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The nationalist response of boycotting Chinese products will be nothing but self defeating.

Read on to know why:

• Make in India initiative was a good opportunity for us to get our manufacturing sector back on track. But we have not taken advantage of what we had actually planned.

• In the past five years, what we have seen is that the dependency on China has actually gone up.

• India is exporting a lot of raw materials and intermediate products, and importing finished products from China.

• There is not a wide diversification of countries from which India is sourcing its imports.

• Critical medical supplies which India has been importing for frontline healthcare workers in the COVID-19 battle, most of these come from China.

• Indian manufacturing is dependent on supplies from China. This includes a wide variety of machineries. We also import fertilizers from China.

• China continues to remain a major source of the final demand market.

• The Make in India strategy talked about FDI into manufacturing, but if you look at the data and see which sectors have been preferred by the foreign investors, you’ll see it’s all about service sectors.

• Foreign investors get into the sectors where there are acknowledged skills, for instance in IT. But we don’t have similar skill sets in manufacturing.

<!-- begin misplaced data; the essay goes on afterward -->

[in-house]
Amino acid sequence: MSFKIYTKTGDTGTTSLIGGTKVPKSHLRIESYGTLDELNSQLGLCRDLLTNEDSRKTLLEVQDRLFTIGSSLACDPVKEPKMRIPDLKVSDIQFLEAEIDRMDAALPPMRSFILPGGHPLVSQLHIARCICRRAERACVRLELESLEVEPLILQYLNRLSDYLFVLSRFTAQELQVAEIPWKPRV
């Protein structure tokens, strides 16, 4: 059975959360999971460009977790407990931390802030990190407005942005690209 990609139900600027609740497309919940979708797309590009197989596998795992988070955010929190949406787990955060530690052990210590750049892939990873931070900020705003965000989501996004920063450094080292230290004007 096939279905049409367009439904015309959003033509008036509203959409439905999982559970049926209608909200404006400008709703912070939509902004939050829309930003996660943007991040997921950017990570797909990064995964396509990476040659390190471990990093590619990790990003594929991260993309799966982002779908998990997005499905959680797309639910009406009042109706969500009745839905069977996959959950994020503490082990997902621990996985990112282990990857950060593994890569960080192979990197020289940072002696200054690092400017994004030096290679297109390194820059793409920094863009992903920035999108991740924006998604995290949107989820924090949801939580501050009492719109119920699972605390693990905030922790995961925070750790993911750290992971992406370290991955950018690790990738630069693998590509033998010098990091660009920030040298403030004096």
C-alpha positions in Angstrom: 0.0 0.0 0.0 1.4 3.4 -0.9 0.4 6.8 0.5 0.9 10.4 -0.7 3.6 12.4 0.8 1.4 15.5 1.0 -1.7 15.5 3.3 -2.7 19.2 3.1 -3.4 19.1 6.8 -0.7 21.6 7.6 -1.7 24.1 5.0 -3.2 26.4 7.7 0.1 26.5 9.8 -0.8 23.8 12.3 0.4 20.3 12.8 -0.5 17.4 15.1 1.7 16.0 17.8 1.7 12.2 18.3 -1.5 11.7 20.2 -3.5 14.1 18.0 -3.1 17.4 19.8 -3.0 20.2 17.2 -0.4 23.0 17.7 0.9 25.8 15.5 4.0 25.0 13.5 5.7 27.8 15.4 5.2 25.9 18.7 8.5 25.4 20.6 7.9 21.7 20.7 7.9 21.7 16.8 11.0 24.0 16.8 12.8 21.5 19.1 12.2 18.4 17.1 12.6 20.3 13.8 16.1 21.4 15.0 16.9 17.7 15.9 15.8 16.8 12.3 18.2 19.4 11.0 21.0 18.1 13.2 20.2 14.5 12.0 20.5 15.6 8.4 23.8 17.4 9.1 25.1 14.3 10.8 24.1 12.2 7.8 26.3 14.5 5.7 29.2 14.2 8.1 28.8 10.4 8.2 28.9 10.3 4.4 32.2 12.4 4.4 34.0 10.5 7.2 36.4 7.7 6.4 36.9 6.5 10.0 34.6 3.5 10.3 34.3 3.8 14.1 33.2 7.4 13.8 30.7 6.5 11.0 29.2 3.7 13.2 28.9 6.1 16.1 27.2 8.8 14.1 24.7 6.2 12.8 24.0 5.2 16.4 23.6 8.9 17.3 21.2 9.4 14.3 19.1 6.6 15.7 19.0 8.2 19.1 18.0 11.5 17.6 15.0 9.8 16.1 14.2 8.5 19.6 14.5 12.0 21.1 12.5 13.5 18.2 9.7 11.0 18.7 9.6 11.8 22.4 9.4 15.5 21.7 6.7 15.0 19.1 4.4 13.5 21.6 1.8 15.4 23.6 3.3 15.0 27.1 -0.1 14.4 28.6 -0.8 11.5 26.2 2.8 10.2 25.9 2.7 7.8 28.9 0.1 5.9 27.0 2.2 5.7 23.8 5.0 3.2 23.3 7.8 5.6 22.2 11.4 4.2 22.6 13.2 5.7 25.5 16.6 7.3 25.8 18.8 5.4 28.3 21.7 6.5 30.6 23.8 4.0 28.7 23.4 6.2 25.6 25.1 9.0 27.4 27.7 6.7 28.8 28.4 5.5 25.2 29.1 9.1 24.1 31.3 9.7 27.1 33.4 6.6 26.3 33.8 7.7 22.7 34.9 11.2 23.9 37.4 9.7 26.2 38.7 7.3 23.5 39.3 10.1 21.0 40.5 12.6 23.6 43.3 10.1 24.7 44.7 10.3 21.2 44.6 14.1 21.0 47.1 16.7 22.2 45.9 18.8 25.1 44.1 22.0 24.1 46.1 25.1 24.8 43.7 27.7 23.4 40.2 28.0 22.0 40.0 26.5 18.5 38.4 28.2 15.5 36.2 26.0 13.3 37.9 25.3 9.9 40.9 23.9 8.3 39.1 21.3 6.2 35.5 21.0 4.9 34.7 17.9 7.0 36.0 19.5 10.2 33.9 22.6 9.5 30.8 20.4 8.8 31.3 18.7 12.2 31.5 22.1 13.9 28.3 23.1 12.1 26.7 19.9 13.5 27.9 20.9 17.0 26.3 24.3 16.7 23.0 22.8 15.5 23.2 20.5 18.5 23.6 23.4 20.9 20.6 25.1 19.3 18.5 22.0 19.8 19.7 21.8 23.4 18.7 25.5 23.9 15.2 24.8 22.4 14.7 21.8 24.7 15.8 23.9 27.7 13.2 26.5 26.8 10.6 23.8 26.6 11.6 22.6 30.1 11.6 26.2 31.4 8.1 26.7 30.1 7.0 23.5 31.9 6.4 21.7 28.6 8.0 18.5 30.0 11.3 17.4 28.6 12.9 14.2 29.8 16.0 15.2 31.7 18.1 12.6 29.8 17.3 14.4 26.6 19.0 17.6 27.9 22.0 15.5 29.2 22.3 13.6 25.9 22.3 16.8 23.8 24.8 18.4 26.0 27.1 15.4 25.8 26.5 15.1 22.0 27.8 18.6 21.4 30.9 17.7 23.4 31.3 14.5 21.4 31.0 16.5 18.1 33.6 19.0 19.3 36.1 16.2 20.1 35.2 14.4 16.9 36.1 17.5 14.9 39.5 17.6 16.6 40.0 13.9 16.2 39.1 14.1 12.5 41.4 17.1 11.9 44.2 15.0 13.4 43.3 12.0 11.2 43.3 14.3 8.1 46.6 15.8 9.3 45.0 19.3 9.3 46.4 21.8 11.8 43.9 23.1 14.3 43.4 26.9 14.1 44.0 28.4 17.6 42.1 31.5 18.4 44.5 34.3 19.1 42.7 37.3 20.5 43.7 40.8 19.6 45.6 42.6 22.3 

• It’s not just about having a good policy, but you need to have the infrastructure in place so that the foreign investor can make profits.

• There is also the red tape. It’s not enough to say that we are going up the ease of doing business rankings. We know what the situation is on the ground.

• If one lesson COVID-19 has taught everyone, it is that there’s virtually no labour laws in this country.

• We have not cared to harness the dominant domestic market adequately. And the direct implication of this increase in unemployment rate is that the domestic market has shrunk.

• Just reducing dependency on China has one set of implications, but reducing dependency on the rest of the world is an approach that will drive you up the road of economic nationalism.

• There have been very clear signals of economic nationalism in the last few years. India has gone more protectionist, and the average tariffs have actually gone up.

• If we start talking about indigenisation, that means we are trying to go down the path of import substitution. There are practical problems, because you have to garner huge resources which India doesn't have.

Foreign investors or foreign companies really don't know what’s going on here.

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